Australian net debt, up from $355 million to $420 million. And that, as we said, is mainly as a result of the David Jones' CapEx spend on Elizabeth Street. And also a reminder, we are going to withhold the dividend in Australia until net debt reaches circa $200 million.

Covenants. We disclosed this for the first time last period at interim, and we have done it again. So it's a bank covenant. It's a covenant well within bank levels, as you can see, both net debt-to-EBITDA as well as interest cover. And then the Australian bank covenants has been impacted, but there's still headroom, but it has been impacted by the Elizabeth Street disruption, Elizabeth Street CapEx as well as the impairment of the David Jones assets.

CapEx. These numbers for 2019 and 2020, I have -- we have restated these numbers in -- to include rollovers. Rollovers has a bit of an impact from 1 year to the next. So between the '19 number, it won't quite tell you what's in the cash flow statement, but that gives you a sense. I think it's a bit of sort of a depiction when you include rollovers of what your actual commitment is and your spend is in a particular year.

So ZAR 2.8 billion for 2019. We guided you to ZAR 3.2 billion. So significantly better than that, and that's in the main due to CapEx, deferral of noncore CapEx and a bit of a rollover.

And then with regard to Elizabeth Street CapEx, which is mainly represented by the light blue blocks, that is a -- just to a reminder that ends in 2020. So by March 2020, we open below ground in Elizabeth Street, and that ends. We have -- there's some make good with regard to Market Street that we have to do between March and June, but it ends in 2020. And normalized CapEx for the group will be in the region of about ZAR 2.5 billion, of which ZAR 55 million is David Jones; and ZAR 30 million, Country Road.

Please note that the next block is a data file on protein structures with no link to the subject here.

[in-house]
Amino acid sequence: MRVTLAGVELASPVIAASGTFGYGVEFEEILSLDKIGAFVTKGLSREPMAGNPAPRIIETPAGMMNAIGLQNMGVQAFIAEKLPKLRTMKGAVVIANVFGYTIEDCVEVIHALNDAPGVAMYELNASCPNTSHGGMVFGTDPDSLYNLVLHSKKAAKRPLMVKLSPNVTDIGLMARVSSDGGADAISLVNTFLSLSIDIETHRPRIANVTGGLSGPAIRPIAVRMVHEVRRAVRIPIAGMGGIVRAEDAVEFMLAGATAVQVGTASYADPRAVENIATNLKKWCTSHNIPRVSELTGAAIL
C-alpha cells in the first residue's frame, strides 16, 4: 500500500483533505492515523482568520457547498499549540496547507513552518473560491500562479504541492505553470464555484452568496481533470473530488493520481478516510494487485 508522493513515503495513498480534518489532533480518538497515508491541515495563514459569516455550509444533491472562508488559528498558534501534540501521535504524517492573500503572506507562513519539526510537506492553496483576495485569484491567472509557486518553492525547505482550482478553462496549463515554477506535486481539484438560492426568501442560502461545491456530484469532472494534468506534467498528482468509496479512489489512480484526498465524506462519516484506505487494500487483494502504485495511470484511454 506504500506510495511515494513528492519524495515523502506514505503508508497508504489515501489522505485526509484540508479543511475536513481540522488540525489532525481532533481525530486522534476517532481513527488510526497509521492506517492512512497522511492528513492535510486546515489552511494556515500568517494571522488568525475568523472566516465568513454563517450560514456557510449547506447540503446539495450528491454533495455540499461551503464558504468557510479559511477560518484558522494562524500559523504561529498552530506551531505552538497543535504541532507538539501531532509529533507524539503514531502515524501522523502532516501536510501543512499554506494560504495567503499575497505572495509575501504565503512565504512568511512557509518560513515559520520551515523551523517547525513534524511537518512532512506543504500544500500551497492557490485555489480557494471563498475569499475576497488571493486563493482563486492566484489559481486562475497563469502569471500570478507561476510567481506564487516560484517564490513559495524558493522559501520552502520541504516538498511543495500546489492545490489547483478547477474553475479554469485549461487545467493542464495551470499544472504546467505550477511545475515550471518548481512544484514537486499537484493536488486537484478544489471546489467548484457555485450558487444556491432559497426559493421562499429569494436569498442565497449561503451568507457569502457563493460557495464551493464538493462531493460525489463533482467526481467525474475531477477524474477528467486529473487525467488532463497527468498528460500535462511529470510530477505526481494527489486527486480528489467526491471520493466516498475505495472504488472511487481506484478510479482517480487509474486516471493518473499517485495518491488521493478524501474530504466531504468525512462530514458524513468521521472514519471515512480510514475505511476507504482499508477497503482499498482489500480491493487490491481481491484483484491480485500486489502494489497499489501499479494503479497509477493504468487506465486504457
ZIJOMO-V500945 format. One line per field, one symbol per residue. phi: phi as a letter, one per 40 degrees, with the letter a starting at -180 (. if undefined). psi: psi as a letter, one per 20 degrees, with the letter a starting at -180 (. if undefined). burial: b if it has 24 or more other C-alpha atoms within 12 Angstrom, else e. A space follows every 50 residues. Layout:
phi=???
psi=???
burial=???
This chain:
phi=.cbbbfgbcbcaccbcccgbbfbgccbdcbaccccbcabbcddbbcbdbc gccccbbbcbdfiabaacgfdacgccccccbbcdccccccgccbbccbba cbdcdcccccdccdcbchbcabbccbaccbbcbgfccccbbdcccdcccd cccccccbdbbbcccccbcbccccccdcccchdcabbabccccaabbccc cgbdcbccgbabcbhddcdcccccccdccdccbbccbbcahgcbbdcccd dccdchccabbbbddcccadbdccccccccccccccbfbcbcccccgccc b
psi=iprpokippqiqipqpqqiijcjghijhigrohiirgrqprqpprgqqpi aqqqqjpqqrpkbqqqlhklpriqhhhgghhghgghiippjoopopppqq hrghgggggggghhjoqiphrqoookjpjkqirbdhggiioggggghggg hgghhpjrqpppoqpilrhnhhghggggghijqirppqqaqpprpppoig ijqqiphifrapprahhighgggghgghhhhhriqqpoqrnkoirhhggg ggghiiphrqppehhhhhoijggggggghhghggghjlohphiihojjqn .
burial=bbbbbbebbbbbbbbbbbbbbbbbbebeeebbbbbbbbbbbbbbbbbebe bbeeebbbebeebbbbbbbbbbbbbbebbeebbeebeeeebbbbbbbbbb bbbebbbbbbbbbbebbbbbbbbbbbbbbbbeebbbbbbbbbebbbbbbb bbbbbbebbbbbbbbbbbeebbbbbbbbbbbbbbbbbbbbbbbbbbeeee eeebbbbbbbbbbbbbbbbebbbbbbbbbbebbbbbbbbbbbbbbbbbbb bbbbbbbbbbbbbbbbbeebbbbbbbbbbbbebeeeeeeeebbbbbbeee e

And then depreciation and amortization in the table below, which we also -- which is also useful information for you.

Cash generation, ZAR 7.3 billion cash inflow from trading. Working capital movements does look high at nearly ZAR 1 billion but bear in mind that we invested in stock in FBH. And then also, there was a negative impact of about ZAR 330 million relating to week 53, so there's a week 53 position.

And in maintenance CapEx at 2.2 billion, we classify Elizabeth Street as maintenance CapEx. I mean it's a big refurb, but we've included that in there. And then free cash flow of ZAR 1.9 billion, with a total increase in net gearing of ZAR 659 million.